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Will Seattle’s new gun storage regulation hold up in court?

(AP Photo/Lisa Marie Pane)

City gun control laws and regulations are generally preempted by Washington state law. Seattle’s latest firearm regulations will test the boundaries of how far a city can go.

“The reason the city might not be preempted by state law is that they’re regulating storage, not ownership or possession,” former state Attorney General Rob McKenna told Seattle’s Morning News.

RELATED: Likely legal arguments for Seattle’s gun storage regulation

Even so, McKenna says a court challenge is inevitable. The courts will have to decide whether requiring gun owners to lock up their firearms falls under health and public safety. If that is the case, then Seattle’s law will likely be upheld because all cities have some authority when improving public health.

When the challenge comes, the courts will also decide if proper storage already falls under the state’s firearm possession laws, McKenna says.

The Seattle City Council unanimously approved two gun control regulations on Monday, July 9. Originally proposed by Mayor Jenny Durkan, the regulations require gun owners to store their firearms in a locked container and render them unusable to anyone other than the owner or authorized users. What meets the definition of locked container? We wondered the same thing.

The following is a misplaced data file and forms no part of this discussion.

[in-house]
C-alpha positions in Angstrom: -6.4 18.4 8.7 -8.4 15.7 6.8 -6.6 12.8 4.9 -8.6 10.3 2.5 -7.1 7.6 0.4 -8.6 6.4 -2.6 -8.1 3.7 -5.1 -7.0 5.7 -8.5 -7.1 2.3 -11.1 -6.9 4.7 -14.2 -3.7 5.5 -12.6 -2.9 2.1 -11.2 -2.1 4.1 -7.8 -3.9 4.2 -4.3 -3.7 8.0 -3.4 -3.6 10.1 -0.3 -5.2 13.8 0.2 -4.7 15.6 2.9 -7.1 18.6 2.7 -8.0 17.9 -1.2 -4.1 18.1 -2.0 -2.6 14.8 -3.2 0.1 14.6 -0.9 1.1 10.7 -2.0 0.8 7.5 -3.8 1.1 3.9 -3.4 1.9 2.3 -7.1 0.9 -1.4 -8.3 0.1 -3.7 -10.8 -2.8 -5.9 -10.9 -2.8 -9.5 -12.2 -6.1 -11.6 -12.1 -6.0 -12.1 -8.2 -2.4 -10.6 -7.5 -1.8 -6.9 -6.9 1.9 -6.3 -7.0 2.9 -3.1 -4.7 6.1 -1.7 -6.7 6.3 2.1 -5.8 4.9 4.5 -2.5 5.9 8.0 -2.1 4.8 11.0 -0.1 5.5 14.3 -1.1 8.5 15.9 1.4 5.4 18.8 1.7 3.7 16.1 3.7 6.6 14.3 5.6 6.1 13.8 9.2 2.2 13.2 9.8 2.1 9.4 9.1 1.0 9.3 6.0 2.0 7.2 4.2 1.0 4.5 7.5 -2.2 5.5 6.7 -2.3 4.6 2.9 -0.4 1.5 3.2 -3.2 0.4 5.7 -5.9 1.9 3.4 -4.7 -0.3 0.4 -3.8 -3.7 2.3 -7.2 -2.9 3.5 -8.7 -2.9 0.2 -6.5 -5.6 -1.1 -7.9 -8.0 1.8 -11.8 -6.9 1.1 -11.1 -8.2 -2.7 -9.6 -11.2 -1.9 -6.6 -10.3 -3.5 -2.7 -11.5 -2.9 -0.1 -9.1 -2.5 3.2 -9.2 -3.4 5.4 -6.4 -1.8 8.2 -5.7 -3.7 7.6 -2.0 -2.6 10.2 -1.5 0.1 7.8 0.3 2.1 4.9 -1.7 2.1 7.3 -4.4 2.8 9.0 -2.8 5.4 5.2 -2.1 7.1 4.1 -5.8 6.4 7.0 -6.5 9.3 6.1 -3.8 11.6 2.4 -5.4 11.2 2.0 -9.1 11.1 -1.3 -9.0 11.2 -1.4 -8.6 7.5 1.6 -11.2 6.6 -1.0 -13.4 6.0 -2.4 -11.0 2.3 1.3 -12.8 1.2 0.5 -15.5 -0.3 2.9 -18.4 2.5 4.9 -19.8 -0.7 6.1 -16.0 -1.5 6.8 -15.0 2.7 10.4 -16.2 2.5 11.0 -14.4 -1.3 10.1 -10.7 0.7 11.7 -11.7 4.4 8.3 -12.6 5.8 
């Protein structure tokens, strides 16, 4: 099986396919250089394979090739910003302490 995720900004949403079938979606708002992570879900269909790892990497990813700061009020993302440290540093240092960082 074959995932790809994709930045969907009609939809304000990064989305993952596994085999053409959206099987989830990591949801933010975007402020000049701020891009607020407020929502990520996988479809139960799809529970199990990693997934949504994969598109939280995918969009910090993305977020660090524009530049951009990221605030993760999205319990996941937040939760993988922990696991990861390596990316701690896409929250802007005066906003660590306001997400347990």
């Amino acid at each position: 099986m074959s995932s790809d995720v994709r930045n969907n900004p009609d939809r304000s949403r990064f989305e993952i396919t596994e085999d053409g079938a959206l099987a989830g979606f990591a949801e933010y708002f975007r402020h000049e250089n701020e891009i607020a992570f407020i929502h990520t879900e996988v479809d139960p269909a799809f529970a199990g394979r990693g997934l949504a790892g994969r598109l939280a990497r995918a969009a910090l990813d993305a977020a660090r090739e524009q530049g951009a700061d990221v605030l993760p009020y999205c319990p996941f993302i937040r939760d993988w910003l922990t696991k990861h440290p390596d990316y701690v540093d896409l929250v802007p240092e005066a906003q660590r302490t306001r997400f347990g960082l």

Under the current regulations, a gun owner can receive a civil infraction if a minor, at-risk, or prohibited person obtains a gun when the owner should have known they would have access to it. Violation of the storage law or unauthorized access could result in a fine of up to $1,000. If a gun is used to commit a crime, the gun owner could be fined up to $10,000. Read more about the regulations here.

McKenna says these penalties are another example of the city “testing limits that haven’t been tested before.”

“They’ll also argue this won’t have much of a deterrent effect because most people won’t realize they are subject to this kind of liability, if, in fact, this kind of liability can be imposed,” McKenna says.

Listen to the entire conversation here.

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